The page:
I bought Apple stock in my IRA in 1984 and held on to half of it during Apple’s bad years. It has now a value beyond my wildest dreams. But I realize it and most other stocks are in a bubble. Any suggestions when you have stocks in this bubble on what to do? Right now, it is outperforming the Fed printing machine. Most value has to stay in my IRA or I will have to pay very high taxes.
Tom’s response:I can’t give personalized advice, but I’d buy gold! It’s easy to buy gold ETFs in an IRA.
Reader comment: Greetings Tom and family, I have read some of your comments saying that you wouldn’t invest in bitcoin today, but as a longtime reader of your content, I am keenly aware of the six-figure score you made owning it many years ago. I am also aware that you missed out on serious “F-you” money by selling too soon. Porter Stansberry has recently come out as a big believer in bitcoin, and given the amount of money I have made following Porter’s advice over the last 12 years, I have to listen to him.
I am wondering if the life-changing windfall you missed clouds your ability to give an objective evaluation of bitcoin? Is it not possible that bitcoin could still be a 100-bagger from today’s levels and ultimately be a better exit from the U.S. dollar than gold? Wishing you and your family safe travels and happy adventures.
Tom’s response: I cannot buy bitcoin at $10,000 when I once bought it for $4. If bitcoin does eventually go to $1,000,000, it’ll go there without me on board. I know myself and I know I don’t have strong enough conviction in bitcoin to buy it and hold it through thick and thin. I have this conviction with gold, but with bitcoin, I’d be far too nervous about losing my money.
Meanwhile, other readers give their take on parental illness and the coming winter… and one suggests documentaries for the Dyson family…
Reader comment: Hi Tom – Thanks for sharing your family (and) wanderings with us. I recently lost my Dad and Mom, Dad to a peaceful old age with some heart congestion (90), and Mom 15 months later of a broken heart. Mom had Alzheimer’s but still knew us to the end.
Tom’s response: I’m sorry to hear this. My condolences. I hope you were able to spend some quality time with them before they died.
Reader comment: According to the Farmer’s Almanac forecast for the upcoming fall and winter months, I say you barely have the month of September before the cooler temperatures will rapidly come in. The Rockies are scheduled to get snow already. So be safe, pick out a spot, settle in until spring.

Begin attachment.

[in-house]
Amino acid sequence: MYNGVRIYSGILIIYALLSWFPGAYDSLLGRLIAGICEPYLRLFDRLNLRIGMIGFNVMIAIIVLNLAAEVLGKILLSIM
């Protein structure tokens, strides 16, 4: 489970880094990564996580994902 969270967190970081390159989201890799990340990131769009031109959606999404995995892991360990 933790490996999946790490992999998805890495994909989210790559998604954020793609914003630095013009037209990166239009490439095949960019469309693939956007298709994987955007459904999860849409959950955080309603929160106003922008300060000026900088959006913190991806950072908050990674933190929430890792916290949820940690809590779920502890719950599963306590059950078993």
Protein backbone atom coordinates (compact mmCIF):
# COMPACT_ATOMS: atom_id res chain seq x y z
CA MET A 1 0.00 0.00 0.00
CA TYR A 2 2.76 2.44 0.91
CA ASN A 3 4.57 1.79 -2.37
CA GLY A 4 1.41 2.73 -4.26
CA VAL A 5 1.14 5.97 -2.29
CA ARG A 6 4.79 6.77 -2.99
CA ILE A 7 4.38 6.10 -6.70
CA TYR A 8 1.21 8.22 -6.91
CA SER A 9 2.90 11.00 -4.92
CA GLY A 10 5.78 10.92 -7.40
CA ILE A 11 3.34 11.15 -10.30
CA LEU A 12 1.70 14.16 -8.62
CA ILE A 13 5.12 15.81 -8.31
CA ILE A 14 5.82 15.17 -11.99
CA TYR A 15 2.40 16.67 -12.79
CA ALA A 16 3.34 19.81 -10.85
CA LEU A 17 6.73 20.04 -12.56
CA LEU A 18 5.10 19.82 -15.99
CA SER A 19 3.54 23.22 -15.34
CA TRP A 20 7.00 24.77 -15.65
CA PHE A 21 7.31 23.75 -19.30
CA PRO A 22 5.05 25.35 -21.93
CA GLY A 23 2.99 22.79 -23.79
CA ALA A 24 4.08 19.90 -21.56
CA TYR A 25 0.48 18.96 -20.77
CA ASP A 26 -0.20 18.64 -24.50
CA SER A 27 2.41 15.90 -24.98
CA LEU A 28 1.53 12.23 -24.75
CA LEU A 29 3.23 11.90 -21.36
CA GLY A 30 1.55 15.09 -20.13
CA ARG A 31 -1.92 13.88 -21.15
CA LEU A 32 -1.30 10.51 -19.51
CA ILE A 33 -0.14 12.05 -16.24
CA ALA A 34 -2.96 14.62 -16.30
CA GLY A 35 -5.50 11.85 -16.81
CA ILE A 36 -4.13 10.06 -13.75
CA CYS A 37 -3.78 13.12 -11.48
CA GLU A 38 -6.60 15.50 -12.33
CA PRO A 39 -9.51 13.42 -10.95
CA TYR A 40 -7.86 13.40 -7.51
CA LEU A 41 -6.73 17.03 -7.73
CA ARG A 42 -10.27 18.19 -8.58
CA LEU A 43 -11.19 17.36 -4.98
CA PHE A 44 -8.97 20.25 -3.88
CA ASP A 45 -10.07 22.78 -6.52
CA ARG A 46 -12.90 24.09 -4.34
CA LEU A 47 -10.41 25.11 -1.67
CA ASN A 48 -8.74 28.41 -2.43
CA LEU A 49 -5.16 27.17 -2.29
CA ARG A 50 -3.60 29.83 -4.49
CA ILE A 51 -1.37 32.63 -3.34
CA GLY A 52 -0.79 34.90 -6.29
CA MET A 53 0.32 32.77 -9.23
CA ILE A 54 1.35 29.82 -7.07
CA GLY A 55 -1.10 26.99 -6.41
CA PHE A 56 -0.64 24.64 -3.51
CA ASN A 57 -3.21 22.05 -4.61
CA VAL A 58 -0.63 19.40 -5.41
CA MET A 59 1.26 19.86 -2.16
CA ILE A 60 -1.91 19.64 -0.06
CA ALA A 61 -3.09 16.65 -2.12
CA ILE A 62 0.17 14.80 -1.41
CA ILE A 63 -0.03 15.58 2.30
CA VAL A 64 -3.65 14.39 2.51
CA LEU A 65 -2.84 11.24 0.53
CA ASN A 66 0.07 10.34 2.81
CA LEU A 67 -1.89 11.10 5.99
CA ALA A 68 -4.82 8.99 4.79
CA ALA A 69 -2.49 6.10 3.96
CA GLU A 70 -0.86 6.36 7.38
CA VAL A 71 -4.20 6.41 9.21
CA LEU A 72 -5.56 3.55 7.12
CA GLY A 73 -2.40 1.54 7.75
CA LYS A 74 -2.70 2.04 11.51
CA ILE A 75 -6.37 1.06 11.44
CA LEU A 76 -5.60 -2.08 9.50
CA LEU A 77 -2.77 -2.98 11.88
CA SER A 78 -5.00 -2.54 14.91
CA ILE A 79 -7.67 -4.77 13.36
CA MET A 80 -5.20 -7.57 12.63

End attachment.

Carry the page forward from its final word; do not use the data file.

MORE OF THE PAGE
Reader comment: I am 82, so I’m allowed to say the following. My mother very recently died at 102. She was an amazing lady, but put me and my family under more stress than you can imagine. The old (me) have had our lives and it’s not right for us to ruin the lives of the young.
For your family’s sake, I would rethink the “living with Mum” bit. By all means, go to London and live close by if you like. But I can assure you that if you move in permanently with Mum, your family will suffer. We boys are attached to our Mums and no matter how wonderful Kate is, the situation will be very tough on her. I do subscribe to your newsletter.
Reader comment: There is almost a miracle worker in Croatia, a neurosurgeon, in Zagreb, who performs deep brain stimulation, after which people can walk, talk, and write, although almost paralyzed before that. He performs operations on patients with Parkinson’s Disease successfully. Some are made only with local anesthetics. The American embassy in Croatia can assist you. The name of the neurosurgeon is Darko Chudy.
Reader comment: Congratulations! Both of you are fortunate, since life doesn’t offer many second chances. Go forward knitted together in love and with a loving family. Be bold and always remember, God will provide all your needs. God bless you and your entire family.
Reader comment: I have greatly enjoyed all your letters. No long-winded dissertations here. Cold at night? Get yourself a buffalo hide. Prices have been steadily rising on them over the years. And there is a reason my ancestors used them. Sleeping under tanks? It better be cold out or you will sweat. Sleep on it in the winter and it will keep you ice cold. You’re welcome.
Reader comment: Hi Tom! Thank you for the great insights you share with us about your investing strategy and your personal life! It’s both inspiring and educational. Not sure of how much you’ve looked into this, but I thought I’d share with you that you may want to check out earthing.com and watch The Earthing Movie. While you’re at it – and if you haven’t already – I highly recommend watching Generation Zapped and Take Back Your Power. These documentaries are well made, and will give you and your family additional tools for living healthier and happier lives. Hoping this helps! Thanks for all you do!
Tom’s note: Thank you for writing in! We read every message you send us, even if we don’t reply right away. Please keep them coming to [email protected].